Gov. Murphy Signs Bill Expanding Medical Marijuana Program in New Jersey

New Jersey expanded its medical marijuana program, including increasing the number of illnesses eligible for cannabis use, boosting the amount that can be dispensed and raising the number of cultivators permits, under a broad new law. Gov. Phil Murphy, signed the Jake Honig Compassionate Use Medical Cannabis Act into law on Tuesday.

The law is named after a 7-year-old who died early last year after battling brain cancer. His parents, Mike and Janet Honig, have fought for easier access to cannabis to ease pain during illnesses.
The measure makes a number of changes. It increases the limit that can be dispensed from 2 ounces to 3 ounces for 18 months after the law goes into effect, with a commission the measure establishes setting the limit afterward.

New Jersey’s new medical cannabis law puts in place a number of changes designed to increase licenses and patient access.

For example, the measure:
• Creates individual cultivation, manufacturing and dispensary permits and also increases the number of cultivation permits. To date, only 12 vertically integrated licenses have been issued.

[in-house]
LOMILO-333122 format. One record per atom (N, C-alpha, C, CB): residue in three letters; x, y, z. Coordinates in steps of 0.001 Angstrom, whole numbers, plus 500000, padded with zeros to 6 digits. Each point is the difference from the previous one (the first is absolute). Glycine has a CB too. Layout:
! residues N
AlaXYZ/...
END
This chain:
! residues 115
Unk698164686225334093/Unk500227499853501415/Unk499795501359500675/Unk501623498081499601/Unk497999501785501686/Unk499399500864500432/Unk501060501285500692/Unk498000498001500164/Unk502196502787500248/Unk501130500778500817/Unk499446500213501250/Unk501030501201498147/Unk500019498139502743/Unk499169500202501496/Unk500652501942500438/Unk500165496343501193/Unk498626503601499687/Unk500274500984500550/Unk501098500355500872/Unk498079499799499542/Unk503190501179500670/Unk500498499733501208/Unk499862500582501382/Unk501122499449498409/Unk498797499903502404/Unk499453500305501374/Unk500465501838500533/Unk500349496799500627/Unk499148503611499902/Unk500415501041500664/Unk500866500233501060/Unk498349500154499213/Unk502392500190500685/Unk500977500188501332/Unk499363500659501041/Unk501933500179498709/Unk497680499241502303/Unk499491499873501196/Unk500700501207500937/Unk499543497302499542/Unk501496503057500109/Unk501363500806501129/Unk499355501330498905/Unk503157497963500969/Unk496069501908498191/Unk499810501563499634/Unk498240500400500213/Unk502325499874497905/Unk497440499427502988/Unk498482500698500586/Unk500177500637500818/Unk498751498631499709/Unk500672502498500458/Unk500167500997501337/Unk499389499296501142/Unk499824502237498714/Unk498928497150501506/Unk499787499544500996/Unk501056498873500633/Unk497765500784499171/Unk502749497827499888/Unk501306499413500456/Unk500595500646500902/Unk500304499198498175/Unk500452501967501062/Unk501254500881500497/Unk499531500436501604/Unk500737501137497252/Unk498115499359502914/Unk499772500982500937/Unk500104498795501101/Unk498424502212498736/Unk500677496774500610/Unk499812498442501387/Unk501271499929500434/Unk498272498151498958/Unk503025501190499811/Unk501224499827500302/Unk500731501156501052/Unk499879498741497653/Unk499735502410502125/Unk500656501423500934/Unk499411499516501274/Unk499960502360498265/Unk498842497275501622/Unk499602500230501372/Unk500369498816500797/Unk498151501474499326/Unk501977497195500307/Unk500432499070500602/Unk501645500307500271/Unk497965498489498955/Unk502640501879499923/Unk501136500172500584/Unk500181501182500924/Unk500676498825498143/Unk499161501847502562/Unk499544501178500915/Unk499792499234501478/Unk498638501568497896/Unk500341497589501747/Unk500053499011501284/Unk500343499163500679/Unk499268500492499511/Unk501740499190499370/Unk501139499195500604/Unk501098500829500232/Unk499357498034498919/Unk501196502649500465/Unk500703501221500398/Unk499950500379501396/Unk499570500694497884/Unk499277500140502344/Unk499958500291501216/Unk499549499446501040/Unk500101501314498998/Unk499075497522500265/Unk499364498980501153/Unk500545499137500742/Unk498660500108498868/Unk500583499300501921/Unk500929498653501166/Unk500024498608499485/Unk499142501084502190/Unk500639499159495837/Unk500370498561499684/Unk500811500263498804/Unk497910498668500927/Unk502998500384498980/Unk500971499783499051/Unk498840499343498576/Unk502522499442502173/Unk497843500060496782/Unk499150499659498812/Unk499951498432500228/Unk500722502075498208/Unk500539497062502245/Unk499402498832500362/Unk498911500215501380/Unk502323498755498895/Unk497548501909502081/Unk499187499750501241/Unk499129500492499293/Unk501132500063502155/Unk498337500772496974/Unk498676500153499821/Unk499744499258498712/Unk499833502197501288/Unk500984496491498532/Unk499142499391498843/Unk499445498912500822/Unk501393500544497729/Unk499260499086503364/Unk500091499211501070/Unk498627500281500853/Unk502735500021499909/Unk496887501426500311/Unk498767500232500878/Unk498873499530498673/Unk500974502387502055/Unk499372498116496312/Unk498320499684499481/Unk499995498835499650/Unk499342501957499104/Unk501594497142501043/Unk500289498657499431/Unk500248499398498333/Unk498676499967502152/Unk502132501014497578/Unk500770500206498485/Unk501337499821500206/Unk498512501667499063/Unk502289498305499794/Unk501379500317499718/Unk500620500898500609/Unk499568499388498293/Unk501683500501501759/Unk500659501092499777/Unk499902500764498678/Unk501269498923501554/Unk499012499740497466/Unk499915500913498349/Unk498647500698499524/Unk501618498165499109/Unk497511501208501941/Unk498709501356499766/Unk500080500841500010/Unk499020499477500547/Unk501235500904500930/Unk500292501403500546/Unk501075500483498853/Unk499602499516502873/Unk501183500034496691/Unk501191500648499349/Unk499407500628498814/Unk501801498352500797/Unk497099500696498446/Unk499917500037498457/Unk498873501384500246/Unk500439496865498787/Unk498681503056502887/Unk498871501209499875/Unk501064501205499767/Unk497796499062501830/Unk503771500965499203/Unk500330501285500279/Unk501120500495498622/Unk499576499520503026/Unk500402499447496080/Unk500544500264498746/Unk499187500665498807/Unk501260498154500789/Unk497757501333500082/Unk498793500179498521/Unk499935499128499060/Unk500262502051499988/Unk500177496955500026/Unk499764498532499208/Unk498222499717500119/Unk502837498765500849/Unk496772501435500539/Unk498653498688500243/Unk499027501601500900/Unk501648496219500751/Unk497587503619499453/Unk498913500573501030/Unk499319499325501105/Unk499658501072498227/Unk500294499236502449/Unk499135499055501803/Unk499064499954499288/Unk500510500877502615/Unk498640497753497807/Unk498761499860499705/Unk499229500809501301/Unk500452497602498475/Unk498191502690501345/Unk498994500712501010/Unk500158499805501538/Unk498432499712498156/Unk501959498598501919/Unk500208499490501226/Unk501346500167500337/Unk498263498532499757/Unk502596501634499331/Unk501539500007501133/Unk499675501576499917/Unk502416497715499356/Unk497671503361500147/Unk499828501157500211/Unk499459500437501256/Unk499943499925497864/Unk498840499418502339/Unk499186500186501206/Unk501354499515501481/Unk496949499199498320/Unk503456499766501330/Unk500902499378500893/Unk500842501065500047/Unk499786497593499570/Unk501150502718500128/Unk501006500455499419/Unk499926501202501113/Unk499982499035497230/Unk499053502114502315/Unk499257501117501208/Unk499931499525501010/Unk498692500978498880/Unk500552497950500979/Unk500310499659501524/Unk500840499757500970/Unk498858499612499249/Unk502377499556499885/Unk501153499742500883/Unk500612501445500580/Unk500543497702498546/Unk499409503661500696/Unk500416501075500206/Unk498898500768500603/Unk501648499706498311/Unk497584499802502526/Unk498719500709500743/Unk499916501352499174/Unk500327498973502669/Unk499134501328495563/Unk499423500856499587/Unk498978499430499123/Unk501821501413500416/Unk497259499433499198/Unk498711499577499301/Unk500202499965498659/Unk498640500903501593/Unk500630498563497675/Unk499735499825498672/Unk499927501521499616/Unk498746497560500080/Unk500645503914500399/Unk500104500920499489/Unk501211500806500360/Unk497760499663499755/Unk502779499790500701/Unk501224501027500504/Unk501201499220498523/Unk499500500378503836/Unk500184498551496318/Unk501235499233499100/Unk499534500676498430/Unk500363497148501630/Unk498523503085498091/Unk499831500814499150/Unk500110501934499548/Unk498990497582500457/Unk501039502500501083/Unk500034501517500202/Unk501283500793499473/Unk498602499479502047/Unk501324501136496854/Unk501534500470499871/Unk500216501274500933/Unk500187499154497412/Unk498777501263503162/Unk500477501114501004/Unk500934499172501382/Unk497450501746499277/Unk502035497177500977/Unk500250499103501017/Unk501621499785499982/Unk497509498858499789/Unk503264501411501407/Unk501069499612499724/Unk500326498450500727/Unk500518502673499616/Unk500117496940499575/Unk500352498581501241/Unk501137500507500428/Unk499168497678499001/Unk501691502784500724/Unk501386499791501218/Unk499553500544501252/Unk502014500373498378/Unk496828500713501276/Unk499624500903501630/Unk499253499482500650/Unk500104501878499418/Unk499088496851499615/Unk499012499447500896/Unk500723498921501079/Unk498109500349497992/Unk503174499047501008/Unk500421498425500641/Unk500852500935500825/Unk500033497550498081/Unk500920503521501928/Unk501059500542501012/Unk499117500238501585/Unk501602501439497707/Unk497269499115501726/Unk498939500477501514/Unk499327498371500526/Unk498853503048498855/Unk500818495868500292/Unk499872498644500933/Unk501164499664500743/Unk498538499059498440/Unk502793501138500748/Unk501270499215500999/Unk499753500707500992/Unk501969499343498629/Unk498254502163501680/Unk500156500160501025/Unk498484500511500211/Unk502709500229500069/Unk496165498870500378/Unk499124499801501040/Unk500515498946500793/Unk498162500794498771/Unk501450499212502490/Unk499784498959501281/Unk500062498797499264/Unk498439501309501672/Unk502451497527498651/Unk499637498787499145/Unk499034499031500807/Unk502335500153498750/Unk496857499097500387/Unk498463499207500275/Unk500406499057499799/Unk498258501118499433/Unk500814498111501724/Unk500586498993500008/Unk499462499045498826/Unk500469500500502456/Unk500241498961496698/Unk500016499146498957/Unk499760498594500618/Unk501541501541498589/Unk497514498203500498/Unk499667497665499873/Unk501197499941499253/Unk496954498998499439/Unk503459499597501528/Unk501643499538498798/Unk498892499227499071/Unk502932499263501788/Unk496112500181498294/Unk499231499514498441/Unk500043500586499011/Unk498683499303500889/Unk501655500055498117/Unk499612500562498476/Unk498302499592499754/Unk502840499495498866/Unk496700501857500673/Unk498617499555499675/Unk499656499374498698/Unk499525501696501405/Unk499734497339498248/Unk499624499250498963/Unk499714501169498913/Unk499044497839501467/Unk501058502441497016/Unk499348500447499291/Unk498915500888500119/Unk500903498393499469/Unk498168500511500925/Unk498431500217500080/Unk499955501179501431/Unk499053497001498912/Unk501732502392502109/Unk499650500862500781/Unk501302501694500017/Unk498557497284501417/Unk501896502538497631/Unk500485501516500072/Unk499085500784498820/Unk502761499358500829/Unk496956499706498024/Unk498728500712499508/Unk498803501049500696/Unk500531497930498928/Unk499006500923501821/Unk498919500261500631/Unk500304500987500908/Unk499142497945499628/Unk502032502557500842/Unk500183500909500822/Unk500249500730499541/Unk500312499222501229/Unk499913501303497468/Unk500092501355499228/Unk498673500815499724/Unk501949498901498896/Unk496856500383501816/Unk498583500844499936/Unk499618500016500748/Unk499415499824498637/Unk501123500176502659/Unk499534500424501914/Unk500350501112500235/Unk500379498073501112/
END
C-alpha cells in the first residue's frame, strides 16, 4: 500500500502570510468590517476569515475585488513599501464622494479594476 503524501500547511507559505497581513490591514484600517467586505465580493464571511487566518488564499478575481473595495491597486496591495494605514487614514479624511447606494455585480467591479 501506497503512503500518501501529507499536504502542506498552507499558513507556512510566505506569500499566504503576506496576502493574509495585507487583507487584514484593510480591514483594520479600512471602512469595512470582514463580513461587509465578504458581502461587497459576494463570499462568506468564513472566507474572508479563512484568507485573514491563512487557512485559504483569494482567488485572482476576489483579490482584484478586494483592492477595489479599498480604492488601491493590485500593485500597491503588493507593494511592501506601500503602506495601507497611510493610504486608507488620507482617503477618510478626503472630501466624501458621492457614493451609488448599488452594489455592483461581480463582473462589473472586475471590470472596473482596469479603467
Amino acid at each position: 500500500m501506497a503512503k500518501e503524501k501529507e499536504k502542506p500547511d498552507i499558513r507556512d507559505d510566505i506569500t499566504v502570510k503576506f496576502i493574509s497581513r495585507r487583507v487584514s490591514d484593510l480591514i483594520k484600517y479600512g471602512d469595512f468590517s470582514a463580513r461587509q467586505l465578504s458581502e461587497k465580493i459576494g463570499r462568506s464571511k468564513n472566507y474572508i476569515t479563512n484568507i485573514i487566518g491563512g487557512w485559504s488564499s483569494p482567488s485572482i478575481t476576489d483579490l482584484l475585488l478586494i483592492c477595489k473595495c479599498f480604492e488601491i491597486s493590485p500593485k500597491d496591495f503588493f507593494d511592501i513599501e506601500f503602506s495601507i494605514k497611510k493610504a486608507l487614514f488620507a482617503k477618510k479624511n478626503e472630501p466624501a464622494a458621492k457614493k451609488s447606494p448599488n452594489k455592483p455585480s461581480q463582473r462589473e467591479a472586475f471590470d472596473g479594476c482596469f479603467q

• Phases out the state’s 6.625% MMJ sales tax over three years.
• Establishes a five-member Cannabis Regulatory Commission to oversee the state’s MMJ program, removing it from the state Department of Health.
• Allows physician assistants and advanced-practice nurses to recommend medical cannabis. State law previously allowed only doctors to make recommendations.

The bill was originally attached to legislation to legalize marijuana for adult recreational use, in part to try to ensure votes for the more controversial measure. It wound up being advanced separately as a standalone bill after the recreational use bill failed to garner enough support in the Senate, and the expansion was overwhelmingly approved by both legislative chambers last month.